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Flying during COVID

BY GAYLE KIRSCHENBAUM | In April I canceled my flight scheduled to visit Mom in Florida in May for Mother’s Day. COVID was taking the life out of New York City, my beloved home. My primary doctor e-mailed, “Don’t go down there unless you must. You’ll be putting your mother at risk.”

As Mom was four months away from her 97th birthday, I heeded his advice.  Although, my mother and I had a horrific relationship for decades, driving me to leave home at 16 years old, by the time I hit my 50s we turned it around. She soon became my best friend and we began traveling the world together. We were Thelma and Louise not afraid to tackle anything.

Talk about leg room, her row was totally empty. (Photo by Gayle Kirschenbaum)

As the months passed, things improved in New York City and Florida became the new global epicenter for COVID.

Mom’s birthday was approaching and I was going to figure out a way to get there. While I was looking into renting a car to drive down, thinking I would have less exposure than on a plane, Mom alerted me that she was nauseous and had crippling stomach pains. Her doctor refused to see her, fearing she might have COVID-19. Mom was on her way to the emergency room. Alarmed, I knew I had to get to her right away and that meant flying.

So was most of the plane. (Photo by Gayle Kirschenbaum)

As it’s impossible to speak to an airline representative these days, due to reduced staff now working from home, Delta’s prerecorded message directed me to a live chat via their app. I was able to switch my flight with ease and without paying the $200 change fee.

I was prepared with all my virus-protection gear — a mask, a face shield, vinyl gloves and hand sanitizer. My flight was at 7:15 a.m. and I arrived at the J.F.K. Delta terminal by 5:45 a.m. The flight I was taking was the only nonstop to Fort Lauderdale that day. When I booked it, I asked for and received a window seat, remembering reading it was the safest seat during COVID times.

Passengers were given hand sanitizer when they boarded the plane. (Photo by Gayle Kirschenbaum)

After checking in my luggage, I headed to security, where there was no one else on the T.S.A. preferred line. I breezed right through. Using the several moving sidewalks, I found my way to my gate at the end of the long terminal. Every other seat in the waiting area was marked with a graphically pleasing sign on its back indicating not to sit there.

As we boarded the plane, the flight attendant greeted each of us with a sealed Purell sanitizer wipe. I found my window seat and prayed no one would be sitting in the aisle seat near me, knowing Delta currently is leaving all middle seats open as indicated on their Web site.

As I cleaned my table, seat, arms, headrest and monitor screen, before strapping in, I looked around. No one sat by the aisle near me or in my row or in the entire rows in front of and behind me. The plane was quite empty. Perhaps because it was an early flight or the destination was Florida, the new hotbed for COVID, and it was hurricane season on top of that.

I sat feeling quite safe wearing my mask, face shield and gloves with no one in sight. When it was time for snacks and drinks, I was handed a ziplocked bag. Inside was a small bottle of water, a granola bar, a Cheez-It package, a napkin and another Purell wipe.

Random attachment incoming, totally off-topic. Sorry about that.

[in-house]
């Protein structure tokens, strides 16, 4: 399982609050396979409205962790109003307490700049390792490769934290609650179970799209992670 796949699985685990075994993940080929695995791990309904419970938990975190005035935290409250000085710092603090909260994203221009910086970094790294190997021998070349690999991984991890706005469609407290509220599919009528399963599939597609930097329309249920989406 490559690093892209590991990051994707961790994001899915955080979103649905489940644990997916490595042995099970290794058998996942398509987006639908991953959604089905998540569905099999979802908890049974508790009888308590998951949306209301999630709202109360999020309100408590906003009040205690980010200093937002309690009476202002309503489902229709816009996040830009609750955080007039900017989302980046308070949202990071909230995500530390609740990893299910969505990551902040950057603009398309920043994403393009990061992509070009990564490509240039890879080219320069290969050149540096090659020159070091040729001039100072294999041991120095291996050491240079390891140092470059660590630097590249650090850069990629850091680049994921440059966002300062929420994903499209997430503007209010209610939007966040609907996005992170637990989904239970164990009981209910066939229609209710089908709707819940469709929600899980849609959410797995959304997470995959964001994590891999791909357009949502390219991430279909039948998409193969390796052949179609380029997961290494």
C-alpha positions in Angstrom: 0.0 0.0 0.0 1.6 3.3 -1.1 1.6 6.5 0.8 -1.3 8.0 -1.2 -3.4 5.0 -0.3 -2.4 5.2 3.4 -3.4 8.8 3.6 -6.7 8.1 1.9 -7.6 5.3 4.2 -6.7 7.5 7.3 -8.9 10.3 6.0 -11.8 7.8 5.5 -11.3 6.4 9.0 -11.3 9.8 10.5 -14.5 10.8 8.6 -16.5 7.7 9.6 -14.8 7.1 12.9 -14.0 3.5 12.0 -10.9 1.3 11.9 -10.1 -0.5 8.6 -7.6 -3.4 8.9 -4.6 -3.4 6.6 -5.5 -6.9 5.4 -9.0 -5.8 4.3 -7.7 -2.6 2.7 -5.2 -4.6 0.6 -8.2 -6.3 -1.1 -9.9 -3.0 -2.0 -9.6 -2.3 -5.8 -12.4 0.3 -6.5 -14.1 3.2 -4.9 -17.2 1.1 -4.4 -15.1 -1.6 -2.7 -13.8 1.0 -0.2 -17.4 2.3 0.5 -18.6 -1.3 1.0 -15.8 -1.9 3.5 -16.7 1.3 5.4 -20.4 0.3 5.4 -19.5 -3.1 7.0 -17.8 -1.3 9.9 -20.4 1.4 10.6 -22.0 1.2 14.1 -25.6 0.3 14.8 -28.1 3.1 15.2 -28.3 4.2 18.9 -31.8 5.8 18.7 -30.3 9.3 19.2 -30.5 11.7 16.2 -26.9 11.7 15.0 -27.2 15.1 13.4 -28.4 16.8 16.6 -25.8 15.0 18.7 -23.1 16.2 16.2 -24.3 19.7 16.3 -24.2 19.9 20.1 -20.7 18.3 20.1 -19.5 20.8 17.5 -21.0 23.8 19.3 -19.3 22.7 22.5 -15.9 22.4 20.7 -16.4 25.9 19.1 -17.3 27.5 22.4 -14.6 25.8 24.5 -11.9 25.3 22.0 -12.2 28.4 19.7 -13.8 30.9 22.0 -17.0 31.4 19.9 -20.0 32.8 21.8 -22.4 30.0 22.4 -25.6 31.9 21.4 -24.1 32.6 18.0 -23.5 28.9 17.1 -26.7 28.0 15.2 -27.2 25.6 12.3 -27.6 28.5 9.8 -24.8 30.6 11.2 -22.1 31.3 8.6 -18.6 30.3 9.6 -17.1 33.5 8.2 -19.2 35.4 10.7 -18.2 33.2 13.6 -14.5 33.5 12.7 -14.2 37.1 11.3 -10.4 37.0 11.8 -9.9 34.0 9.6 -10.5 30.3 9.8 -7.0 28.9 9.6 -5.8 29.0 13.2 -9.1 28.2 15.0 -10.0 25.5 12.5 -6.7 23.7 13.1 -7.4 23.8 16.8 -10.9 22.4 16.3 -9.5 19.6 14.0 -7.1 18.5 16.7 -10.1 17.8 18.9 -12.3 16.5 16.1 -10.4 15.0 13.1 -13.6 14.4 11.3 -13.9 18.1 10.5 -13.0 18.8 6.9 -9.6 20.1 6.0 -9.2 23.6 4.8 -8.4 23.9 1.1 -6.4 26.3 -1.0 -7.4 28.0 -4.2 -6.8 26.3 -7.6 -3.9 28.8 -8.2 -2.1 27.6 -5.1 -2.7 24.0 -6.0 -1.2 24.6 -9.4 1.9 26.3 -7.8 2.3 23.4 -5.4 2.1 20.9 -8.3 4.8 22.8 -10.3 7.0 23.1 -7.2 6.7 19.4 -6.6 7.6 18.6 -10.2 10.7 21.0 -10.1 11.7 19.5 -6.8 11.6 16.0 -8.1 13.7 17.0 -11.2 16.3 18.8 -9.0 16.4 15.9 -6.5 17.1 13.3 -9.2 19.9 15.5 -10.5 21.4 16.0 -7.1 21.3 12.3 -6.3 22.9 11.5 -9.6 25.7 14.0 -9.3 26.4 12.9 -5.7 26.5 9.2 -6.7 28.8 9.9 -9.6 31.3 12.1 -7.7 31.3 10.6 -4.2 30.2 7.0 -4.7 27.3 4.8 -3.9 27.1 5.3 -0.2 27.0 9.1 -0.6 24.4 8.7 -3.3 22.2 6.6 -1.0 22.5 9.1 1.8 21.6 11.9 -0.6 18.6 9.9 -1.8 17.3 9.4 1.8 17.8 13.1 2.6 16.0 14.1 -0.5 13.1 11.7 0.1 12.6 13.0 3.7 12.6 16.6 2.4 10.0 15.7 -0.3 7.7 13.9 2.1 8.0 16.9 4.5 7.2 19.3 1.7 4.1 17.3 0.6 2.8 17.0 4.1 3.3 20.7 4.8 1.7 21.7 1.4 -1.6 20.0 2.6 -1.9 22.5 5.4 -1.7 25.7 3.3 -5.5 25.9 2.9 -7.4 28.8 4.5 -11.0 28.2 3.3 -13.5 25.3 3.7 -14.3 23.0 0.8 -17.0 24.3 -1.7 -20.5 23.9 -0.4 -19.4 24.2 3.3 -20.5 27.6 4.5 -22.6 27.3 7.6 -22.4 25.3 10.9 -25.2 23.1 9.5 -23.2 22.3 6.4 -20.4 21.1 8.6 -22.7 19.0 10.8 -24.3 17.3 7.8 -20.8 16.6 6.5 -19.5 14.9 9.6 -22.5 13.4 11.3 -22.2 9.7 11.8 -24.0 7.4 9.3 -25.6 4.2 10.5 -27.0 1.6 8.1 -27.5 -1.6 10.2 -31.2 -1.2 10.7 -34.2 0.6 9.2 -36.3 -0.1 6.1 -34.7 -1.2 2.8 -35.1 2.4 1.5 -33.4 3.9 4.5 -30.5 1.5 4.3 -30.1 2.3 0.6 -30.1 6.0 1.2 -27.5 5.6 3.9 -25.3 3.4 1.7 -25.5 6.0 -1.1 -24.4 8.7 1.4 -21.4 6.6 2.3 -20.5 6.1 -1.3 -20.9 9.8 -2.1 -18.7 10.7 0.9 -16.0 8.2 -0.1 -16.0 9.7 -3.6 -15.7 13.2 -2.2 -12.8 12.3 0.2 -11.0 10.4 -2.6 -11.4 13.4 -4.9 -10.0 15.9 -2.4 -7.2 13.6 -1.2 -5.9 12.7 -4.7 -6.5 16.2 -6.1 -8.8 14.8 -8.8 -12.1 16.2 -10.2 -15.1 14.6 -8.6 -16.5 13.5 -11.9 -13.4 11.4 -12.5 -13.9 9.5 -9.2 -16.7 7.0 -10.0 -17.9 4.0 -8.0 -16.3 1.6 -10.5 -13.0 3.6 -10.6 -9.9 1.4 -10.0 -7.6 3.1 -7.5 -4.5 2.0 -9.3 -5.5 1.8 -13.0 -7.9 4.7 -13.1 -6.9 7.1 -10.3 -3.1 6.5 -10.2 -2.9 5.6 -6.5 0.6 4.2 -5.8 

And also got another hand sanitizer when they were served snacks. (Photo by Gayle Kirschenbaum)

The smooth flight was over before I had time to finish reading the end of my book. I exited and made one bathroom stop, and found my bag was already waiting for me on the luggage belt.

I lived in fear of flying during COVID. I felt safer on the plane than in most supermarkets. I’m grateful for Delta taking all the necessary precautions. They have even turned a plane around when two passengers refused to wear masks. As long as Delta is flying where I have to go, they will be my airline of choice, especially during coronavirus times.

Kirschenbaum is an Emmy-winning filmmaker, TV producer and writer. To see her 2017 TEDx talk “No More Drama With Mama,” click here.


  1. Kathleen Treat Kathleen Treat August 13, 2020

    Very grateful to Gayle for this important article. Would like to see the same for Amtrak.

  2. Anita Shafran Anita Shafran August 10, 2020

    Sooo glad you had a great experience! Sounds like Delta is doing things right. We need to get things back to normal sooner than later… hope your mom is ok! Happiest & Healthiest 97th to her!!

  3. Richard Marker Richard Marker August 10, 2020

    Thanks, We have not yet taken trains or planes. For the 20 years we lived in NYC, Delta was always our airline of choice. Now that we live in DC, sadly there is far too little Delta service to have been able to keep that choice. Glad they are setting a standard –which we hope they will maintain.

    • Gayle Kirschenbaum Gayle Kirschenbaum October 22, 2020

      Just saw this response. Sorry to hear the Delta doesn’t service the DC area like they do it in NY. I believe I heard good things about JetBlue.

  4. lilycarver lilycarver August 9, 2020

    I had a nearly identical experience yesterday flying from LGA to Chicago to visit my mother. Delta is doing a fantastic job (other than oddly instructiong me via email to go to the wrong terminal to check in). I would never fly American or United. Delta takes Covid very seriously, My flight was 40-50% full (there were some people sitting together but only if they were traveling together). Delta is doing a great job.

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